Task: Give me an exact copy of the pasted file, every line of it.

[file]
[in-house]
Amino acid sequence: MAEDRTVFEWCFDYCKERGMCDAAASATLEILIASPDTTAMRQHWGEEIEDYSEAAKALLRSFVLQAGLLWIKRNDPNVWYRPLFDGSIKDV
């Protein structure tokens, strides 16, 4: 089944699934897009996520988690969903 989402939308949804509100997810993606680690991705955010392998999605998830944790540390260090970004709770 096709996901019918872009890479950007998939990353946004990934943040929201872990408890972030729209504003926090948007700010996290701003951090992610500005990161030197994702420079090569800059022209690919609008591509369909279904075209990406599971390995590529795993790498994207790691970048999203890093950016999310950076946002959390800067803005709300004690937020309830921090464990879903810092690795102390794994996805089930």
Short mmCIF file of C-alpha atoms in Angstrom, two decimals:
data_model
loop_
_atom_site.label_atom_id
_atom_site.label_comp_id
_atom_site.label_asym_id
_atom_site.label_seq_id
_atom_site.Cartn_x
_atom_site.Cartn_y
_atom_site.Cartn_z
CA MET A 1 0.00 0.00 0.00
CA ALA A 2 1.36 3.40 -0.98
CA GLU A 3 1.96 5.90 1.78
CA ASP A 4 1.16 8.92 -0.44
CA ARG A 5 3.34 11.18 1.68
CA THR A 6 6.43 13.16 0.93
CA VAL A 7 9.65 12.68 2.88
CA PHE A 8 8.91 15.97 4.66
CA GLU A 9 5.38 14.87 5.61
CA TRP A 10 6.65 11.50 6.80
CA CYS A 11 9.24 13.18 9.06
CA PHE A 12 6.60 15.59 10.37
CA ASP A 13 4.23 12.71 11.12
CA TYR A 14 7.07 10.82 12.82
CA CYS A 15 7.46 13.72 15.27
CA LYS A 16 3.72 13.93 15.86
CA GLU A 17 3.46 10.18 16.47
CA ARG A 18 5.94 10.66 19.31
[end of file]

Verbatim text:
[in-house]
Amino acid sequence: MAEDRTVFEWCFDYCKERGMCDAAASATLEILIASPDTTAMRQHWGEEIEDYSEAAKALLRSFVLQAGLLWIKRNDPNVWYRPLFDGSIKDV
């Protein structure tokens, strides 16, 4: 089944699934897009996520988690969903 989402939308949804509100997810993606680690991705955010392998999605998830944790540390260090970004709770 096709996901019918872009890479950007998939990353946004990934943040929201872990408890972030729209504003926090948007700010996290701003951090992610500005990161030197994702420079090569800059022209690919609008591509369909279904075209990406599971390995590529795993790498994207790691970048999203890093950016999310950076946002959390800067803005709300004690937020309830921090464990879903810092690795102390794994996805089930």
Short mmCIF file of C-alpha atoms in Angstrom, two decimals:
data_model
loop_
_atom_site.label_atom_id
_atom_site.label_comp_id
_atom_site.label_asym_id
_atom_site.label_seq_id
_atom_site.Cartn_x
_atom_site.Cartn_y
_atom_site.Cartn_z
CA MET A 1 0.00 0.00 0.00
CA ALA A 2 1.36 3.40 -0.98
CA GLU A 3 1.96 5.90 1.78
CA ASP A 4 1.16 8.92 -0.44
CA ARG A 5 3.34 11.18 1.68
CA THR A 6 6.43 13.16 0.93
CA VAL A 7 9.65 12.68 2.88
CA PHE A 8 8.91 15.97 4.66
CA GLU A 9 5.38 14.87 5.61
CA TRP A 10 6.65 11.50 6.80
CA CYS A 11 9.24 13.18 9.06
CA PHE A 12 6.60 15.59 10.37
CA ASP A 13 4.23 12.71 11.12
CA TYR A 14 7.07 10.82 12.82
CA CYS A 15 7.46 13.72 15.27
CA LYS A 16 3.72 13.93 15.86
CA GLU A 17 3.46 10.18 16.47
CA ARG A 18 5.94 10.66 19.31